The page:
Stalled Budget Hinders Care for Disabled : Social services: An official says she refers those complaining to the governor. 'But most of them don't have the money for a phone call.'


While lawmakers squabbled Monday over a new state budget, Lolly Birlin went grocery shopping with money she borrowed from a friend.

Things are always tight, said Birlin, a 42-year-old Ventura woman. But the last nine days have been especially trying.

She receives $1,150 at the beginning of each month to take care of her severely disabled daughter, Jalina, 14. This month, the state check never came.

"The cupboard was definitely bare," Birlin said Monday after spending the $50 she borrowed. "What I got will last us about a week."

For Birlin and hundreds of other Ventura County residents, the state's budget stalemate can only be measured in such terms. Each day that a compromise eludes the Democratic Legislature and Republican Gov. George Deukmejian brings more hardship and uncertainty, county social workers say.

Paychecks to people who provide in-home care for 1,350 disabled county residents--often their friends and family--have been delayed. And, if the state budget is not pared and balanced this week, 8,000 local families on welfare may also miss their mid-July checks.

The county Board of Supervisors will decide today whether to approve a $2.5-million emergency loan to make those Aid to Families With Dependent Children payments July 15.

Other hardships created by the state's delay are seen mostly by city and county budget analysts. Hundreds of thousands of dollars collected by the state in sales taxes and motor vehicle fees are overdue. At the county Public Social Services Agency alone, about $700,000 to pay for administration of state programs has not arrived, officials say.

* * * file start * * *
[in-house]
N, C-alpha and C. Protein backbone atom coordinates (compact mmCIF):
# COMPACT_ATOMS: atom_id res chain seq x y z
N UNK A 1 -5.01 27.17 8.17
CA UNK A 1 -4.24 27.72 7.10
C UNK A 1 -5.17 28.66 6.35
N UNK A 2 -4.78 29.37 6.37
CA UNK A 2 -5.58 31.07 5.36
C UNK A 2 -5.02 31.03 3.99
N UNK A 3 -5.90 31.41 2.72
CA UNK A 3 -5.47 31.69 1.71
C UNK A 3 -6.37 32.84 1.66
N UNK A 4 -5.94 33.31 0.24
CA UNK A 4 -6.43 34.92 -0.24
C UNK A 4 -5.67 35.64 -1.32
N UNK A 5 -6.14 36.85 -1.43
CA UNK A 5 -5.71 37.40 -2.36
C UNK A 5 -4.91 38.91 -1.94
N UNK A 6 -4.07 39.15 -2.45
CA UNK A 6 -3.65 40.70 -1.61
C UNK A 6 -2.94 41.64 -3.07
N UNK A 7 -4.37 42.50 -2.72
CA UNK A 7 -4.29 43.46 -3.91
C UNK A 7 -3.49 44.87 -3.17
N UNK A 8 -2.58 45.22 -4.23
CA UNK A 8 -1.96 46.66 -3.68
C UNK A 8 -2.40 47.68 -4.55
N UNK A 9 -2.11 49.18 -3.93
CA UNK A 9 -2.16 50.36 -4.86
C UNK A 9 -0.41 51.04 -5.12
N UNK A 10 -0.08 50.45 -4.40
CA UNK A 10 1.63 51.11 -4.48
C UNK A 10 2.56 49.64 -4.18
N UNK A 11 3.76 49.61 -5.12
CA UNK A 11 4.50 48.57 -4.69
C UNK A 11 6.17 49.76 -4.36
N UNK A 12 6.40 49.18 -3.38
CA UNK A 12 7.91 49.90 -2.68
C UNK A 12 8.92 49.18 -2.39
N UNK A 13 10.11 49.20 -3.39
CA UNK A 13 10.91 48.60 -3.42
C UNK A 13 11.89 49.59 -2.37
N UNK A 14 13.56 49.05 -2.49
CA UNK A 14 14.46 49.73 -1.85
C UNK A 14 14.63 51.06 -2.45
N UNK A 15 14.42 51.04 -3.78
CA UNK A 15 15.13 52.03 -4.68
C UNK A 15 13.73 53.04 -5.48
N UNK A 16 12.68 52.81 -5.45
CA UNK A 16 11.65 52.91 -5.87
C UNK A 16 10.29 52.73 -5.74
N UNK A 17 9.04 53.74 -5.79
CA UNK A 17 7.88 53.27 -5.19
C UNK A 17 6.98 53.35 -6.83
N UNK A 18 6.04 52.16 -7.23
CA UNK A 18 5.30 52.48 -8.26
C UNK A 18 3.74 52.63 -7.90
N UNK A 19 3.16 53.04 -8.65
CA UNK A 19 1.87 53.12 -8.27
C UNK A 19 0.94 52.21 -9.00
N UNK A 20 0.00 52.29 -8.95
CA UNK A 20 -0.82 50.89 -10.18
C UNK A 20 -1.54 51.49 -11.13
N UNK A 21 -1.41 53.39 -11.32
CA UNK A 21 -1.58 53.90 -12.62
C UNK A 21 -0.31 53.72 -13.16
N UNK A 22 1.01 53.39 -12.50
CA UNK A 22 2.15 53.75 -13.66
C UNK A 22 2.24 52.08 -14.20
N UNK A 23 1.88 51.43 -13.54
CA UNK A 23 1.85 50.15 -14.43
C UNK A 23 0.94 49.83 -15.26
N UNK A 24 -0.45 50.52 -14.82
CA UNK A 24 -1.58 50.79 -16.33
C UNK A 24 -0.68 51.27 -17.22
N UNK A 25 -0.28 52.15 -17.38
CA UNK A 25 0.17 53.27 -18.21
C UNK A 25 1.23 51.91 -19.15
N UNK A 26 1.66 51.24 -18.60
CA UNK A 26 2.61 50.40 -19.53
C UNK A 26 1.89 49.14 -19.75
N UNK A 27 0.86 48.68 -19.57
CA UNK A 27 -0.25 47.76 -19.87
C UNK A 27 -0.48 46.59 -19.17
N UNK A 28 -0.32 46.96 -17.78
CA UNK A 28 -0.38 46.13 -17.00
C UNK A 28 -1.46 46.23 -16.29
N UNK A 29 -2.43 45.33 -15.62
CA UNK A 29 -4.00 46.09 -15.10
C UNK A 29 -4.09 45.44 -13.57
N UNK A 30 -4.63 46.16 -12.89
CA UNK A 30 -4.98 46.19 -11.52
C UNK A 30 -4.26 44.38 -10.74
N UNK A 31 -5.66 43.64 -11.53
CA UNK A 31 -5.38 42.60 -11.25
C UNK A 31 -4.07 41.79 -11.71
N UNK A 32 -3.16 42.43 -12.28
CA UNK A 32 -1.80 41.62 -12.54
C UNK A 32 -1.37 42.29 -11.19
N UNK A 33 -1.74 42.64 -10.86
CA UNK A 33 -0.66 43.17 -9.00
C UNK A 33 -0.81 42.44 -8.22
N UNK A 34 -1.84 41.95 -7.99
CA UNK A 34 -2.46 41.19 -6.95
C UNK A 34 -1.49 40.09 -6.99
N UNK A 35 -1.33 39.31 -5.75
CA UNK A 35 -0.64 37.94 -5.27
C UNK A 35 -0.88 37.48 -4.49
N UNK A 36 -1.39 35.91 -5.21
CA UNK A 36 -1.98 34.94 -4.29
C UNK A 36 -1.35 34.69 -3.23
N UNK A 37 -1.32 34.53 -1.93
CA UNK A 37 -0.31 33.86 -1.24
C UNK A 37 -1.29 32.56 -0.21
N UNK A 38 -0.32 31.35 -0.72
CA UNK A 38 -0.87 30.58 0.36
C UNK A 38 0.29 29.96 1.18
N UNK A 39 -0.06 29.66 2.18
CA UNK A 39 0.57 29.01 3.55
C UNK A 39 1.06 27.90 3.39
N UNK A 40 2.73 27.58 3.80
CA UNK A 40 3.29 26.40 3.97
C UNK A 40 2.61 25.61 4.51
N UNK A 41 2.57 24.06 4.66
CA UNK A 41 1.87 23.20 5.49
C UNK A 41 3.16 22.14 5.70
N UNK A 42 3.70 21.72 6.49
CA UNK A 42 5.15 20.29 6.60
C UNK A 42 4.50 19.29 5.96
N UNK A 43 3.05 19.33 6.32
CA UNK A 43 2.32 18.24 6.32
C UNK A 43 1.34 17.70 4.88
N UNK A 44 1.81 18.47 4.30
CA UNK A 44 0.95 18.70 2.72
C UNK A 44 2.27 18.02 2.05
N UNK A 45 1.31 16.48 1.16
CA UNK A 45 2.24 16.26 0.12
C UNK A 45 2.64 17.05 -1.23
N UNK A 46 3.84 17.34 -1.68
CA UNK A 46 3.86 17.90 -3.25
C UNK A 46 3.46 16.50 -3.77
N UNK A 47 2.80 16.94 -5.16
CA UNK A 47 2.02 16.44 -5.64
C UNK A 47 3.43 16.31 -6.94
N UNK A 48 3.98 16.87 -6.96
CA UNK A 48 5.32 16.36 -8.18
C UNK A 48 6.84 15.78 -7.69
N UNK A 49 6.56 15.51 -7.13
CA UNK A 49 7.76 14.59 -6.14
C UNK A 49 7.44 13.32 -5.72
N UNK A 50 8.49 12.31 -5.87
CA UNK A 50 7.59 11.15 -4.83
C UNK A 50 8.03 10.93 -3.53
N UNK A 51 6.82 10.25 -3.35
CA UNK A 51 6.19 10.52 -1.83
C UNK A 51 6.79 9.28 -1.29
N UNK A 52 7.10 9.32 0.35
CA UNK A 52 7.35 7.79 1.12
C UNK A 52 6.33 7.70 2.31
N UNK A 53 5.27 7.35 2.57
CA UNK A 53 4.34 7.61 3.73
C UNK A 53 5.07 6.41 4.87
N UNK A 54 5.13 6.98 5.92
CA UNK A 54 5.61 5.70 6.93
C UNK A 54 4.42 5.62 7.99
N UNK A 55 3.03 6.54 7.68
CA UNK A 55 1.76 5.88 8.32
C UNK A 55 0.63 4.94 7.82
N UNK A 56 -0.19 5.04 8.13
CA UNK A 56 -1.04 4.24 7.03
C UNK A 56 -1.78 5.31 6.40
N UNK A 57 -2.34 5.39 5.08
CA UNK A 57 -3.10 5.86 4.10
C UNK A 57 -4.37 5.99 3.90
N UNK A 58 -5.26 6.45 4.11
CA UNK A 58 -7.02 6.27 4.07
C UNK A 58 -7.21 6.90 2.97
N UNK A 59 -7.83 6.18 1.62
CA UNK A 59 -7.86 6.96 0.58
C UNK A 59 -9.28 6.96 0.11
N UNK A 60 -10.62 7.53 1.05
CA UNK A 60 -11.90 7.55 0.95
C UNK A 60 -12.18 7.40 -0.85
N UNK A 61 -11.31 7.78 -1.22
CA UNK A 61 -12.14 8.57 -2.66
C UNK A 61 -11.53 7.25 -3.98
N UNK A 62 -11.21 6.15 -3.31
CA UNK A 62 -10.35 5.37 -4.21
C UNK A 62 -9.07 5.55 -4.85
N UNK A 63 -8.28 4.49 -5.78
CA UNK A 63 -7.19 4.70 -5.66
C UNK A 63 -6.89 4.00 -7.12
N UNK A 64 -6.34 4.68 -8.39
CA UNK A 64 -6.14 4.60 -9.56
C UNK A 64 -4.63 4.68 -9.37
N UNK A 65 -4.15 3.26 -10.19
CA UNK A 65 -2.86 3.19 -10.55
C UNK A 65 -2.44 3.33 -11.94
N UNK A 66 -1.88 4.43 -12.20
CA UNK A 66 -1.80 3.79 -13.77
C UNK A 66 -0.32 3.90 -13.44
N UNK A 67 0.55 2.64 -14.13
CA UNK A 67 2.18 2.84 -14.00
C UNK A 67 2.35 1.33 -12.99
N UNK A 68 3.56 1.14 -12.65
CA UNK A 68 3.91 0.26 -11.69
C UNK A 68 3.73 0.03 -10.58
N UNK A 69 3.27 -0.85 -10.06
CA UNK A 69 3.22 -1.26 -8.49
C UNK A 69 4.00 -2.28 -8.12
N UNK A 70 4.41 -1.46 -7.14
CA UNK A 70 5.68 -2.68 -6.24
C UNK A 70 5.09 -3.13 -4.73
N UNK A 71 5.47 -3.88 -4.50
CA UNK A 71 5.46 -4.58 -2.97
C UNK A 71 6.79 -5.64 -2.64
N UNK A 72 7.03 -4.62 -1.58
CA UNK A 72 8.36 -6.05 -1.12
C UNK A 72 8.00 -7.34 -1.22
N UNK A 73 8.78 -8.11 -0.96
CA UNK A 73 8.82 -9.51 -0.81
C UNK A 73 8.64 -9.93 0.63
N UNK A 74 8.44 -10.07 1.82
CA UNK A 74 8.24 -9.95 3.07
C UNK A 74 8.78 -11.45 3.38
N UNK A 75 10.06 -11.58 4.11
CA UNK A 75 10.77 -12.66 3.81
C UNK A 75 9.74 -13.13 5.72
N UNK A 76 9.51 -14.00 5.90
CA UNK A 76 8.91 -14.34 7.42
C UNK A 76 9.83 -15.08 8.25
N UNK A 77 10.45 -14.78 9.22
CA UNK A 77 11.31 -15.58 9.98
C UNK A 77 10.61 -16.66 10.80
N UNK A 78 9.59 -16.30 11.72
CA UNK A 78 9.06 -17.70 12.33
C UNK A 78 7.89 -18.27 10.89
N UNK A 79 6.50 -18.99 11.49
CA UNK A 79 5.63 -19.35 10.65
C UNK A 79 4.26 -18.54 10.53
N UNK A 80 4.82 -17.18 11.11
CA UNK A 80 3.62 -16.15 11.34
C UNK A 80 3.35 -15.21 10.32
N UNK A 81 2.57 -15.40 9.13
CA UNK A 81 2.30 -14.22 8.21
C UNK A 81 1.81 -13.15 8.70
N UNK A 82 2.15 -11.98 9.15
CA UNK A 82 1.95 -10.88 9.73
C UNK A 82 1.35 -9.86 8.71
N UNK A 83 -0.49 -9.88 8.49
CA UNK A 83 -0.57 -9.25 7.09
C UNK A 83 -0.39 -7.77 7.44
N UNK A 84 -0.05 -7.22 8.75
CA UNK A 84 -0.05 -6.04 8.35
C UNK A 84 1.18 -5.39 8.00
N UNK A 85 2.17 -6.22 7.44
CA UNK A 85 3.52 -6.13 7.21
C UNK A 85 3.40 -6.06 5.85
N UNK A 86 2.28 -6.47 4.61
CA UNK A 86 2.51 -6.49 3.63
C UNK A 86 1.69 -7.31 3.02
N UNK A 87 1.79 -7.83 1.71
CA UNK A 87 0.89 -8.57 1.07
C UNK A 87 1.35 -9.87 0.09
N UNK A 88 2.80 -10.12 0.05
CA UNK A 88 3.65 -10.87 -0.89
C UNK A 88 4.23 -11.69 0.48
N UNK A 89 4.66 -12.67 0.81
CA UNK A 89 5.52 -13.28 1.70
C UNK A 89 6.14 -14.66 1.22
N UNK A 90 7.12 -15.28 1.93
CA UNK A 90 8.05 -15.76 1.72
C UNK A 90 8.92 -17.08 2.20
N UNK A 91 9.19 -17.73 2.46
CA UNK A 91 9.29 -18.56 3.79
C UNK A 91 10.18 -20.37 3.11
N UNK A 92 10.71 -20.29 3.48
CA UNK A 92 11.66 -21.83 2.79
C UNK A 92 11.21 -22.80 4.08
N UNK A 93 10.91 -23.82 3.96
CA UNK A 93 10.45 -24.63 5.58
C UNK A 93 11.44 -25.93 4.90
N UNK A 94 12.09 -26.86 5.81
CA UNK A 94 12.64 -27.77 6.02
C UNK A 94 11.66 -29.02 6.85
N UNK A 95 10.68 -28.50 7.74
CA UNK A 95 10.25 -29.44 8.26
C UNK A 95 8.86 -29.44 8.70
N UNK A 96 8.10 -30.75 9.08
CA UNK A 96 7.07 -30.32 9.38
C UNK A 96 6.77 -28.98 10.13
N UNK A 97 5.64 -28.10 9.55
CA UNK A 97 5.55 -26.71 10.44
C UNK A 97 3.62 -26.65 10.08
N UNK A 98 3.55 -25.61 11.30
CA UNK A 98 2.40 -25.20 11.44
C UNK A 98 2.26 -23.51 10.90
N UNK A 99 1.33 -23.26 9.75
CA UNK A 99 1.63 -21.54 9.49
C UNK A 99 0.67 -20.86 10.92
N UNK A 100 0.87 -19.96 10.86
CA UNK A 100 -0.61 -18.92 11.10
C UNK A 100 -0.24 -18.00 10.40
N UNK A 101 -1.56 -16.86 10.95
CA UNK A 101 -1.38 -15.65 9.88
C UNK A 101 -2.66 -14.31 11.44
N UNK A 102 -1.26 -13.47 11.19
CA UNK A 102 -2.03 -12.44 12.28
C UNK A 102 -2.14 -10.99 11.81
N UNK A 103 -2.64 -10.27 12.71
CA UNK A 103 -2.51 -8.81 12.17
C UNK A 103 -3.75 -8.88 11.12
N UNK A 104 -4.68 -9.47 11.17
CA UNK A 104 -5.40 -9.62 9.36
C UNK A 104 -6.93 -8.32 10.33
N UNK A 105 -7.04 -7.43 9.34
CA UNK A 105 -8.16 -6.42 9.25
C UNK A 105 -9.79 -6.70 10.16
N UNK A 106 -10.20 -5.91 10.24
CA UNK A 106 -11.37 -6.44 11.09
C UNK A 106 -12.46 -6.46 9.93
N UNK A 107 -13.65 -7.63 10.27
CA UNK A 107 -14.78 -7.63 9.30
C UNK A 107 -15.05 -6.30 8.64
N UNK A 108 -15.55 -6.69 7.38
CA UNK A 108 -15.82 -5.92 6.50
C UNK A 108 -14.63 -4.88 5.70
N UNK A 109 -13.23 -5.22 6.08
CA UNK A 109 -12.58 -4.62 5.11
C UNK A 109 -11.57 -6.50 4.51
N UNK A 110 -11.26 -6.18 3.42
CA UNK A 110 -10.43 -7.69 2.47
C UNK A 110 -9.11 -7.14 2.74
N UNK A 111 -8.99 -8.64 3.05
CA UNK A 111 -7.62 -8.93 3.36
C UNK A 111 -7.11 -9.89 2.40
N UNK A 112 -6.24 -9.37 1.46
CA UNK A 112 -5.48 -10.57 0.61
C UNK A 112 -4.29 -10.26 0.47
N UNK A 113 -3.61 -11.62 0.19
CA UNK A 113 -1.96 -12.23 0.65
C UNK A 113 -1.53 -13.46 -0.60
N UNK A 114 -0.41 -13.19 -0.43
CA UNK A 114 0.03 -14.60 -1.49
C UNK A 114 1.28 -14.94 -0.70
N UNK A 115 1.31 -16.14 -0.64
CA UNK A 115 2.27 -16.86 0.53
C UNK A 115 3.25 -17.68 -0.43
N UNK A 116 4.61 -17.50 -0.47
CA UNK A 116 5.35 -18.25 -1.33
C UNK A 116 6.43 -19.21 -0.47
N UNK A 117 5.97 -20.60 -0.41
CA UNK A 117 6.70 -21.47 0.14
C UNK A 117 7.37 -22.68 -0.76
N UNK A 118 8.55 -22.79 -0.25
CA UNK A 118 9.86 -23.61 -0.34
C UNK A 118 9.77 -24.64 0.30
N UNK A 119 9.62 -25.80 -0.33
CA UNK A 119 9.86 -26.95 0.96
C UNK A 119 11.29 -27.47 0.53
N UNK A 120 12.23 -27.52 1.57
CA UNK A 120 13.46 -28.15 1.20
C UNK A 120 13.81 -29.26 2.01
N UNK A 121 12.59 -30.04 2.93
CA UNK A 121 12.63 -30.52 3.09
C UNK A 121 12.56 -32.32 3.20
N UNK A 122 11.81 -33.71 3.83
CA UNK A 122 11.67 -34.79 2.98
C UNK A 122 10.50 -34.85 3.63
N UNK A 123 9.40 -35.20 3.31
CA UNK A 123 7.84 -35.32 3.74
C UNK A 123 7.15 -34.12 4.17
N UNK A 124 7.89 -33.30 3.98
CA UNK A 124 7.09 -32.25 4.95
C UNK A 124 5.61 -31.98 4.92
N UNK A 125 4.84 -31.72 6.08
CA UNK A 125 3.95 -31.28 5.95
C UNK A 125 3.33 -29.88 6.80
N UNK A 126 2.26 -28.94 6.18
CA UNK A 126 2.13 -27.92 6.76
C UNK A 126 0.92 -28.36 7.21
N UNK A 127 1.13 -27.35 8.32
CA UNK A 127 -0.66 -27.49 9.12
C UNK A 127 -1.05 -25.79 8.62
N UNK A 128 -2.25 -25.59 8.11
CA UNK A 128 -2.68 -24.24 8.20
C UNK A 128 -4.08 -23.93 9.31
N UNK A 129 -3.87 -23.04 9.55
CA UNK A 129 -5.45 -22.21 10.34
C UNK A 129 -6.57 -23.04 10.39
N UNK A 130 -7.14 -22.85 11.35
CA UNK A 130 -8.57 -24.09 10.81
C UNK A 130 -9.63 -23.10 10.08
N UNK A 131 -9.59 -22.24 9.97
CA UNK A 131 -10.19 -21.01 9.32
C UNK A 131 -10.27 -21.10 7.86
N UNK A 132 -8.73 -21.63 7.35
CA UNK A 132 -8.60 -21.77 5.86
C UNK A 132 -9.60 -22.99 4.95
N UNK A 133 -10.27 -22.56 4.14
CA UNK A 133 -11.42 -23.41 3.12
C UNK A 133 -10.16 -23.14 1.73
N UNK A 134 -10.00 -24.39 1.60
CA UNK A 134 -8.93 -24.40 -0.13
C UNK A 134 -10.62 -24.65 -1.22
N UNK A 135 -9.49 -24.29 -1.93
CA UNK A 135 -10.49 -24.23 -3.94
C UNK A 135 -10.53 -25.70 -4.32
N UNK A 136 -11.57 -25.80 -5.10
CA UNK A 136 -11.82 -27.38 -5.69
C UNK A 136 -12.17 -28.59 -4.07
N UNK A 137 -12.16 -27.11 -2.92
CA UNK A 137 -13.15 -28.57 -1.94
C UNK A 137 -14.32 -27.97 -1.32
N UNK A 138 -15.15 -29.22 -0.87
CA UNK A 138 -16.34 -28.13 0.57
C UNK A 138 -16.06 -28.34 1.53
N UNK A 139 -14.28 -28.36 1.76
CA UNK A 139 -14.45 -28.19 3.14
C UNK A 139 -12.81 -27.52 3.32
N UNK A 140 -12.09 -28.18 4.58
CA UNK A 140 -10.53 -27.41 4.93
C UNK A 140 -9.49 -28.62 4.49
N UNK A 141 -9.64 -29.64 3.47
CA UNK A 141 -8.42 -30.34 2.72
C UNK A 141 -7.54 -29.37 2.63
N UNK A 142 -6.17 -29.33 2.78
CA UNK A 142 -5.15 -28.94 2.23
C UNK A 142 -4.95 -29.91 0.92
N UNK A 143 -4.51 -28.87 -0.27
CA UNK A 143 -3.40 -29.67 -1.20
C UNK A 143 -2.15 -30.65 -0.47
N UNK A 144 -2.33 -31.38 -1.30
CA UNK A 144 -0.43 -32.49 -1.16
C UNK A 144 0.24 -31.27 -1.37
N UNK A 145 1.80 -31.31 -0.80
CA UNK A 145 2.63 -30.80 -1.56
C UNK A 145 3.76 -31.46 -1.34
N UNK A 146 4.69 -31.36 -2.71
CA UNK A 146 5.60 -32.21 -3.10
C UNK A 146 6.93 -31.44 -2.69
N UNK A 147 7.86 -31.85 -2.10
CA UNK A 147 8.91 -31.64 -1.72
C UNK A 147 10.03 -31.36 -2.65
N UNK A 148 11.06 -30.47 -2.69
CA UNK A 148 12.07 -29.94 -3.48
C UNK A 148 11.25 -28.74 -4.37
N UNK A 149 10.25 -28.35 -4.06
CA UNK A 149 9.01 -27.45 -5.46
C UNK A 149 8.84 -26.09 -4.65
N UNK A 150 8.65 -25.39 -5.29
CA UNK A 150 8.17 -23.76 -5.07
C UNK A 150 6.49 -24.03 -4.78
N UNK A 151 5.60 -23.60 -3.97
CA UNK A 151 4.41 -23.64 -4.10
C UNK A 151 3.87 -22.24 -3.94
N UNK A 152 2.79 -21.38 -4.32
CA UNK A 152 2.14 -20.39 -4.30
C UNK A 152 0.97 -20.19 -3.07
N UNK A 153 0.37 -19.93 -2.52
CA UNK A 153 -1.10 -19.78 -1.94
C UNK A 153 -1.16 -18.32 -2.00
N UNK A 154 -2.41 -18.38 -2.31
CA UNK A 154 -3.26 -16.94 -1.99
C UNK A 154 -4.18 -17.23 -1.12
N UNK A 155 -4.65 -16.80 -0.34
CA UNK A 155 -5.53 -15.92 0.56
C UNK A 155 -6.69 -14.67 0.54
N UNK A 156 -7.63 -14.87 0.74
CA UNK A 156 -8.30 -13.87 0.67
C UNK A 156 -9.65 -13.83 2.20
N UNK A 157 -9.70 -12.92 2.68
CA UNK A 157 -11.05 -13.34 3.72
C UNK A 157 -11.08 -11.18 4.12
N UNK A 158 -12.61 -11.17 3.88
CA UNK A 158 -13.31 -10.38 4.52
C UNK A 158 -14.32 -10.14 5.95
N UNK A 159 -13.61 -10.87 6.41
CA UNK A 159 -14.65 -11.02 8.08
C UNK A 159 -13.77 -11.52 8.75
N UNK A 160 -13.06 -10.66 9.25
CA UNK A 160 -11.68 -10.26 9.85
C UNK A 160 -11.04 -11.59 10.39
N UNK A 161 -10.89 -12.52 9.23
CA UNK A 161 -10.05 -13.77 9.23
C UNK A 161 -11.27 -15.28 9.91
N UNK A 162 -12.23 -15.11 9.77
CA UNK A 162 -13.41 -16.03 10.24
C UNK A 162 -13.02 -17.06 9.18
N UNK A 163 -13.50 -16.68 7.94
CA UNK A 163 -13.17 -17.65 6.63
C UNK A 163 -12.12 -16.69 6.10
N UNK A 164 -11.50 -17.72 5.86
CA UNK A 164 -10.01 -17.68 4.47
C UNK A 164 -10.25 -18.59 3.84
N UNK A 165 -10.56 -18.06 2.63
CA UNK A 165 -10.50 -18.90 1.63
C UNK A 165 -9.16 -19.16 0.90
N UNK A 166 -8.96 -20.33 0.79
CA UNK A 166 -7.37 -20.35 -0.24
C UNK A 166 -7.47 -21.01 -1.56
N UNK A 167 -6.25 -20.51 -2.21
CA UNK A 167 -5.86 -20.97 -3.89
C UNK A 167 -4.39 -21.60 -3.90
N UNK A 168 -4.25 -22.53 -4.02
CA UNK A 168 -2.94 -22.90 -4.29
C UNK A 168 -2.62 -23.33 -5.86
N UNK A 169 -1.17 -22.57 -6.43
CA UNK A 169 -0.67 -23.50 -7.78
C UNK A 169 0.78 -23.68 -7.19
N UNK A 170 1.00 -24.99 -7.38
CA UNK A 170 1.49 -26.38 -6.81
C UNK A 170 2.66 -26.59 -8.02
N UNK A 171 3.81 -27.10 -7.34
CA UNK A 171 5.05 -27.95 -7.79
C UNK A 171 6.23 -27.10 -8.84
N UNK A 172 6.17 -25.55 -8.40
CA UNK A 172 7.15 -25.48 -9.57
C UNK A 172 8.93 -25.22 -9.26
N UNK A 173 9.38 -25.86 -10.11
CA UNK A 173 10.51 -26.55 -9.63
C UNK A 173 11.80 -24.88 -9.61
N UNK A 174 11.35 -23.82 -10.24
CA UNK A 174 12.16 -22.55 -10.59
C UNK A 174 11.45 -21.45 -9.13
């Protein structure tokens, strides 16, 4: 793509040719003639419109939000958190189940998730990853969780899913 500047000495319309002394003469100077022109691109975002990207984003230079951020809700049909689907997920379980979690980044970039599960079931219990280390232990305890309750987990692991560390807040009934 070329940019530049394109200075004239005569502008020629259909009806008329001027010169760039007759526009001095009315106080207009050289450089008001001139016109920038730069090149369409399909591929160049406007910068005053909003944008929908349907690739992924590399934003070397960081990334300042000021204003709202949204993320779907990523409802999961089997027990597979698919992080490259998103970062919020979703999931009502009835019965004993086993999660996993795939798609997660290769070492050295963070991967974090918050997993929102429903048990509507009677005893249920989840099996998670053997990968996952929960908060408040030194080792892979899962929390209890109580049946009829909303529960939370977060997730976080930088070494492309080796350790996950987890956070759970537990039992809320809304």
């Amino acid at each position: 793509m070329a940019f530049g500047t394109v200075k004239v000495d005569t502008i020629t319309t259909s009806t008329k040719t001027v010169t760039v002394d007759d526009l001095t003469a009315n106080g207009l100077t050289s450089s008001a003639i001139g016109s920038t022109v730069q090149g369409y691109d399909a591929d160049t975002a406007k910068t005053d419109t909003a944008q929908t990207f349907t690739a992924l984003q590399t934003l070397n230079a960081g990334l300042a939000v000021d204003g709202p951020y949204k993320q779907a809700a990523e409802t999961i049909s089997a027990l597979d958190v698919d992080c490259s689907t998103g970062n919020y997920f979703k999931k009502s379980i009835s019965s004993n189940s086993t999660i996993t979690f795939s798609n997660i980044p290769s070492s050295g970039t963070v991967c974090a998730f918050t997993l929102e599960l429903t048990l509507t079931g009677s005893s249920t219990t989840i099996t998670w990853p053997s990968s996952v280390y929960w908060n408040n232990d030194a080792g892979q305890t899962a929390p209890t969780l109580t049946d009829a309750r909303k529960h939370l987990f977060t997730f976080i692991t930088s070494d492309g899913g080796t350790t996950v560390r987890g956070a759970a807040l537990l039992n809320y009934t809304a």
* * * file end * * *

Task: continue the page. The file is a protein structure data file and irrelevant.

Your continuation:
The human face of the budget crisis is best seen in the In-Home Supportive Services Program, which Birlin depends on. She and hundreds of others earn subsistence wages by helping disabled people stay in their homes, said program coordinator Shirley Bush.

"At $4.25 an hour, these people are pretty much living hand-to-mouth anyway," Bush said. "It's very unfortunate they have to go this long without their money."

Bush said she knows of no disabled person who has been left without care. "But we are starting to run into hardship cases, where people have quit their jobs to take care of family members, and this is their sole source of income."

Calls for help began last week, Bush said.

"At first they were satisfied that the budget would be signed soon, but now they're angry," she said. "And there isn't much we can tell them. They can't understand why the government is picking on the poor and the elderly. The governor's office should realize that these people need their money."

Bush said her office began referring complaints to the governor last week. "But most

of them don't have the money for a phone call," she said.

An outraged Birlin said she called anyway.

Birlin, whose $1,150 state check makes up the bulk of her income, said she called county officials and state Sen. Gary K. Hart (D-Santa Barbara) a week ago Monday. The next day she phoned Deukmejian.

"I told them, 'I can't believe the governor would let his people live like this,' " she said. "I told them, 'I have two children I have to feed, my husband just died.' The man in the governor's office said, 'Unfortunately, it's people like you that suffer the most, but there aren't any emergency funds.' He told me to call David Roberti and Willie Brown."

It was futile, she decided, to try to reach Roberti or Brown, majority leaders of the state Senate and the Assembly.

"I'm really angry," Birlin said. "The next day was the Fourth of July, and all these lawmakers were going home with their families and planning big picnics of fun and games. But I don't have anything. The people who can't defend themselves are the ones that get cut off."

A college-educated family counselor, Birlin has personally cared for her quadriplegic and mentally retarded daughter for years, but her situation turned desperate last August when her psychologist husband, Jerry, died suddenly.

Since then, she has raised Jalina and a second daughter, 16-year-old Jennifer, by herself.

Now her rent is overdue, her phone may be disconnected and she has enough food to last a week. "I can't understand how this could happen."

Sacramento STALEMATE: No progress is reported in breaking the spending impasse. A3

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